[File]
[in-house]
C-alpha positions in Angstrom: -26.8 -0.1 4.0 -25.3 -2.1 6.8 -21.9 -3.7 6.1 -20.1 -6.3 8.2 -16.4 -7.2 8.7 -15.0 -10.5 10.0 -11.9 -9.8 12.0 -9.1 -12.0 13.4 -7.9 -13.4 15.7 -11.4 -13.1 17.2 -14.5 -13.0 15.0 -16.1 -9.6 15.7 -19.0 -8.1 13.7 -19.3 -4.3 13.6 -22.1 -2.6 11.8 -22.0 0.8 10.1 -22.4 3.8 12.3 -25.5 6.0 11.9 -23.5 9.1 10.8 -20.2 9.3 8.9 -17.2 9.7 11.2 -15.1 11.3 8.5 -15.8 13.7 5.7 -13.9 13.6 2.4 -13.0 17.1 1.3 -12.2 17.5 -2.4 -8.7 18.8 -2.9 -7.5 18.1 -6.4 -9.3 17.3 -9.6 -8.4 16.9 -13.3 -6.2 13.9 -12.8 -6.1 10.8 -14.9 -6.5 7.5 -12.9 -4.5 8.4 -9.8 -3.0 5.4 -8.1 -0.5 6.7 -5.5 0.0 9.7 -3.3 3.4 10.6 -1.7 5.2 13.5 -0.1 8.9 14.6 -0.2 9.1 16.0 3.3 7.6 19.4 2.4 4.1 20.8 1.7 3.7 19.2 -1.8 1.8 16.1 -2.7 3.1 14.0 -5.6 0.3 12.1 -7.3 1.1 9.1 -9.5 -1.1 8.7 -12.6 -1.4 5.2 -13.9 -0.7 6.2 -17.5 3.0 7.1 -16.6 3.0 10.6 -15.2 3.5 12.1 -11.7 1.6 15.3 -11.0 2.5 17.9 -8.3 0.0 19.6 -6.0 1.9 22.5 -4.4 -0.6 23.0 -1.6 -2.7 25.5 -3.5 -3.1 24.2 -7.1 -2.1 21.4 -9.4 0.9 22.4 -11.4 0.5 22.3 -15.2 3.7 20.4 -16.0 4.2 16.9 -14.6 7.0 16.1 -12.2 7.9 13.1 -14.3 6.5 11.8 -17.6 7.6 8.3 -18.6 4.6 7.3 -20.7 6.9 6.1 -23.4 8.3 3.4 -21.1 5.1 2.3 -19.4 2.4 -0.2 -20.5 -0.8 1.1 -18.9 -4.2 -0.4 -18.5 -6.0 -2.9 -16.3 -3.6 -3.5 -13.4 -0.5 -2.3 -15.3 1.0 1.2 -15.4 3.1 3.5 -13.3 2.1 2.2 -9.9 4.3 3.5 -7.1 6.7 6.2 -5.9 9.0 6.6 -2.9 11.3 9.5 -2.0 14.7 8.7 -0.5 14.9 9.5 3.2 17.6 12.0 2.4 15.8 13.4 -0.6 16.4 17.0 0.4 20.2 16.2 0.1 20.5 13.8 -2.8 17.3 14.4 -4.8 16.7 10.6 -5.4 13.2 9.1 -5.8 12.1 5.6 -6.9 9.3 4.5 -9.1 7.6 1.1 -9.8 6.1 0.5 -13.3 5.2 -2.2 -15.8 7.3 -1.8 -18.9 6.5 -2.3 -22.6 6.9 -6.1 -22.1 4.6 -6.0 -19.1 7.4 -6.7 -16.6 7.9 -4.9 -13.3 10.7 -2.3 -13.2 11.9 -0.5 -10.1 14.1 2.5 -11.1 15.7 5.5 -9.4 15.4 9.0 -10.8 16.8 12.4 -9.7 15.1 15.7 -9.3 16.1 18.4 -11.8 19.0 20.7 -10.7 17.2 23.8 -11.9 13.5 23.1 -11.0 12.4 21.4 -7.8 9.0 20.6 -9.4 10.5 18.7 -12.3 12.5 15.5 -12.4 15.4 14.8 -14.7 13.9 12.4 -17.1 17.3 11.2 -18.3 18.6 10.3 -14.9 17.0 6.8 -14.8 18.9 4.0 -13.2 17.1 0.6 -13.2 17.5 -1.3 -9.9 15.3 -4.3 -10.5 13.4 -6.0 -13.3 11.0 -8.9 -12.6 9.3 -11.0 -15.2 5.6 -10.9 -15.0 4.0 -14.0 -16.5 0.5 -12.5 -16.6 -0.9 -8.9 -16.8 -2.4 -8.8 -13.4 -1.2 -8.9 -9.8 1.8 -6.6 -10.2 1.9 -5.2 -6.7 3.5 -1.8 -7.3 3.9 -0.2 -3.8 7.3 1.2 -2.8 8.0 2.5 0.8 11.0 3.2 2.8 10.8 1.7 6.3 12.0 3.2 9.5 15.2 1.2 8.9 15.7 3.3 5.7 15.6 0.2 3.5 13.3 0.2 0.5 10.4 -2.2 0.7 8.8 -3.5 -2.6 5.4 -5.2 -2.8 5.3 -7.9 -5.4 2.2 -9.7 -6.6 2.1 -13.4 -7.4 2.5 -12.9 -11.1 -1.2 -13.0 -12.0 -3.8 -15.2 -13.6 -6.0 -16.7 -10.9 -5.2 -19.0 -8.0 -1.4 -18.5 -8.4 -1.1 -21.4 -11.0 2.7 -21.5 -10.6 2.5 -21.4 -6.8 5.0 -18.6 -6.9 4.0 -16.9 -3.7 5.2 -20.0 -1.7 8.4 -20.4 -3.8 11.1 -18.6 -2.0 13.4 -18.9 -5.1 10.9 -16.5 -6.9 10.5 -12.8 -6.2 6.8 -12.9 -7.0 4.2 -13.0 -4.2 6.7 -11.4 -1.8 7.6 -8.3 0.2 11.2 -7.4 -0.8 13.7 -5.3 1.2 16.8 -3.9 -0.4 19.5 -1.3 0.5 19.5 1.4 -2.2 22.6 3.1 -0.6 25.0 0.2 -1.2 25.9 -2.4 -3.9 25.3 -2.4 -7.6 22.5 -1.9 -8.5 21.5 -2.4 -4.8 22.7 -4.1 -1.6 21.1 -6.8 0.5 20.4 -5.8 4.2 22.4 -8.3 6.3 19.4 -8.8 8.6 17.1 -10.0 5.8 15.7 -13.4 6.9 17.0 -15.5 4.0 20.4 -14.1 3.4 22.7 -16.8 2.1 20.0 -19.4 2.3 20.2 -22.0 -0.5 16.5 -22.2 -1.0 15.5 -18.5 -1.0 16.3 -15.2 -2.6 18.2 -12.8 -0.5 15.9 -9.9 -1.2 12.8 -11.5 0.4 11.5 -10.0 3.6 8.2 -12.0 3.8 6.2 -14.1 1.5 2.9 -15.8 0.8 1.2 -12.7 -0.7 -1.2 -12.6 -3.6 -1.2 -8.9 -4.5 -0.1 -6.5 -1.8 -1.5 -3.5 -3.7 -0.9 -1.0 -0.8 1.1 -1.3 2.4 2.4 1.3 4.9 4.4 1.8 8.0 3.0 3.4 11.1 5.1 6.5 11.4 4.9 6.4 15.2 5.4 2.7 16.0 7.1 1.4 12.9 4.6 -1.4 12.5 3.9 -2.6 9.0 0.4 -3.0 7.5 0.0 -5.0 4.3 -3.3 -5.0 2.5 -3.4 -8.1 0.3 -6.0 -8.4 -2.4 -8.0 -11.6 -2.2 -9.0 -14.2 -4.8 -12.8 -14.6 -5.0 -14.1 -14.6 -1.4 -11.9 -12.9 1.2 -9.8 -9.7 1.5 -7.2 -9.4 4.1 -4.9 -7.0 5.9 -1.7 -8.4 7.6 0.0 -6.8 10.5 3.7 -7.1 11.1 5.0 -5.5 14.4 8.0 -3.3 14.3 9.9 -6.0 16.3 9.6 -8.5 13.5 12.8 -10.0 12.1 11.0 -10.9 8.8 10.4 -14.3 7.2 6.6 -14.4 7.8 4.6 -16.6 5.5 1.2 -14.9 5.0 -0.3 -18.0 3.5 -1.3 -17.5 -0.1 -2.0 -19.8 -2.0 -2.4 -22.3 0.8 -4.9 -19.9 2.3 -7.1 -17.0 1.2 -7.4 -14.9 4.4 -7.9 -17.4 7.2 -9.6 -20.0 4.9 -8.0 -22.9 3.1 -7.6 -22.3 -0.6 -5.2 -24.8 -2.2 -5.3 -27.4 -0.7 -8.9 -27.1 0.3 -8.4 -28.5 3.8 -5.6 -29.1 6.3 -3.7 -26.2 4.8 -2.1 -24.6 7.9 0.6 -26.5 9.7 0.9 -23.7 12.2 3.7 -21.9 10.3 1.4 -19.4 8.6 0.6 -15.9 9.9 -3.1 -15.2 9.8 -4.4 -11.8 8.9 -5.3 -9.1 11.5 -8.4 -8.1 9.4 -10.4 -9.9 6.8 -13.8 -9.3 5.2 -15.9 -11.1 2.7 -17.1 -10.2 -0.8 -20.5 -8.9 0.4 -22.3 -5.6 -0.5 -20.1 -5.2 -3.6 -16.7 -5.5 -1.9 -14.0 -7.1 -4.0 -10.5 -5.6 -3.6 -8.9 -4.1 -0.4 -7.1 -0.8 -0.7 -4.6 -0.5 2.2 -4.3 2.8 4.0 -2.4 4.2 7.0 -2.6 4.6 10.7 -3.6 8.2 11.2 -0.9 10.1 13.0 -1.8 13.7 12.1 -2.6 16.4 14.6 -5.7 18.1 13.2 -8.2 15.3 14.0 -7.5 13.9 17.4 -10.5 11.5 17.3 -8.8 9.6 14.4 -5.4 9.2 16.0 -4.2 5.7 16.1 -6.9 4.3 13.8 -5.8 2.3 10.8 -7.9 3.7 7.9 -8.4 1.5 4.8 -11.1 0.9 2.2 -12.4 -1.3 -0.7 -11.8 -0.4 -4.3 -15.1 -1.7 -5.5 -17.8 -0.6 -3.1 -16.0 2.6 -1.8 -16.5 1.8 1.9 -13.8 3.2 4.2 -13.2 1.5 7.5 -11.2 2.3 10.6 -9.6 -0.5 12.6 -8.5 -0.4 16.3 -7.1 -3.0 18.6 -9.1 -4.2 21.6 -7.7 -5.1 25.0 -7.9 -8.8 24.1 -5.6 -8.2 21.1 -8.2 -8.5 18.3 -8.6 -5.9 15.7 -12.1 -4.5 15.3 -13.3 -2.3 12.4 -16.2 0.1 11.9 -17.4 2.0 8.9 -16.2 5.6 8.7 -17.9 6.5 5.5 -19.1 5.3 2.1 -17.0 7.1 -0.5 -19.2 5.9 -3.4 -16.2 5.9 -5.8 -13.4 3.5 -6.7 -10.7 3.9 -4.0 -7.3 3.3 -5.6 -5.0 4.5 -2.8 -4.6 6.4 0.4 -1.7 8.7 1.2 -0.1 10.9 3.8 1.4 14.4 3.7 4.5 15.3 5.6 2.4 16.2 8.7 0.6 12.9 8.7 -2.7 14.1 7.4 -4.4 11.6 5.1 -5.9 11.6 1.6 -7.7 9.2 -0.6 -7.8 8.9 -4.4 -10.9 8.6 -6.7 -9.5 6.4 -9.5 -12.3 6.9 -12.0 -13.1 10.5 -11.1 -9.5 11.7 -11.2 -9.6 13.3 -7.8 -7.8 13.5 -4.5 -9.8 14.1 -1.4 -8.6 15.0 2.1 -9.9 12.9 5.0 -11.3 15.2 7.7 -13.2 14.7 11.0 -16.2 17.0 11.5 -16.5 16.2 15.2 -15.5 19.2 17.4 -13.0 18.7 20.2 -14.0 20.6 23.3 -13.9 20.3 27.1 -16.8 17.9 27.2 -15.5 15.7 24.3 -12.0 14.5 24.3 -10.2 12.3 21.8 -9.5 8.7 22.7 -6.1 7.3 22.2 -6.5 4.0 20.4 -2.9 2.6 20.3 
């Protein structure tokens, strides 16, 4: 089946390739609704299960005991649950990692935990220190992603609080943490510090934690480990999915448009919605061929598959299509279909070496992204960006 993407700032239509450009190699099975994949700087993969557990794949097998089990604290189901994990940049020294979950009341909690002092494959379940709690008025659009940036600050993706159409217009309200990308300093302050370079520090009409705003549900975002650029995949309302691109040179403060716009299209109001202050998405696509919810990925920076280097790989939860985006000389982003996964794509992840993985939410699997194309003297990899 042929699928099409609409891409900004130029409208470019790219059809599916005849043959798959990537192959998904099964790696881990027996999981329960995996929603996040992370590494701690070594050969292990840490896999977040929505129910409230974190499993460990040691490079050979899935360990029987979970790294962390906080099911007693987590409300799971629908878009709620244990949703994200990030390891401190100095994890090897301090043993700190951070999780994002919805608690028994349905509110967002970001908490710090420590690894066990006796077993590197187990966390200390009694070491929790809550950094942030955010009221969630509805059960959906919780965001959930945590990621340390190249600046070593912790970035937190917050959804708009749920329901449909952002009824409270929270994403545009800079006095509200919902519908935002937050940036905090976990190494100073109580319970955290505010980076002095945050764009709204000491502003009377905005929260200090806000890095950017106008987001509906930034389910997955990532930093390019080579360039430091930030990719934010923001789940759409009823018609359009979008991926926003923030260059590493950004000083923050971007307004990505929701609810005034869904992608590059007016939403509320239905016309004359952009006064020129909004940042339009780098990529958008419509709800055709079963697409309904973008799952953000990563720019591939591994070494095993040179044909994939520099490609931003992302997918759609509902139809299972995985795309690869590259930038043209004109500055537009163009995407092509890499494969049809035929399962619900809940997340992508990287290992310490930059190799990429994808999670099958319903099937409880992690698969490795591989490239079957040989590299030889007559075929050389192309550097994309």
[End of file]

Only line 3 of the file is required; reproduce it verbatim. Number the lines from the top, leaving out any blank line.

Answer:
């Protein structure tokens, strides 16, 4: 089946390739609704299960005991649950990692935990220190992603609080943490510090934690480990999915448009919605061929598959299509279909070496992204960006 993407700032239509450009190699099975994949700087993969557990794949097998089990604290189901994990940049020294979950009341909690002092494959379940709690008025659009940036600050993706159409217009309200990308300093302050370079520090009409705003549900975002650029995949309302691109040179403060716009299209109001202050998405696509919810990925920076280097790989939860985006000389982003996964794509992840993985939410699997194309003297990899 042929699928099409609409891409900004130029409208470019790219059809599916005849043959798959990537192959998904099964790696881990027996999981329960995996929603996040992370590494701690070594050969292990840490896999977040929505129910409230974190499993460990040691490079050979899935360990029987979970790294962390906080099911007693987590409300799971629908878009709620244990949703994200990030390891401190100095994890090897301090043993700190951070999780994002919805608690028994349905509110967002970001908490710090420590690894066990006796077993590197187990966390200390009694070491929790809550950094942030955010009221969630509805059960959906919780965001959930945590990621340390190249600046070593912790970035937190917050959804708009749920329901449909952002009824409270929270994403545009800079006095509200919902519908935002937050940036905090976990190494100073109580319970955290505010980076002095945050764009709204000491502003009377905005929260200090806000890095950017106008987001509906930034389910997955990532930093390019080579360039430091930030990719934010923001789940759409009823018609359009979008991926926003923030260059590493950004000083923050971007307004990505929701609810005034869904992608590059007016939403509320239905016309004359952009006064020129909004940042339009780098990529958008419509709800055709079963697409309904973008799952953000990563720019591939591994070494095993040179044909994939520099490609931003992302997918759609509902139809299972995985795309690869590259930038043209004109500055537009163009995407092509890499494969049809035929399962619900809940997340992508990287290992310490930059190799990429994808999670099958319903099937409880992690698969490795591989490239079957040989590299030889007559075929050389192309550097994309």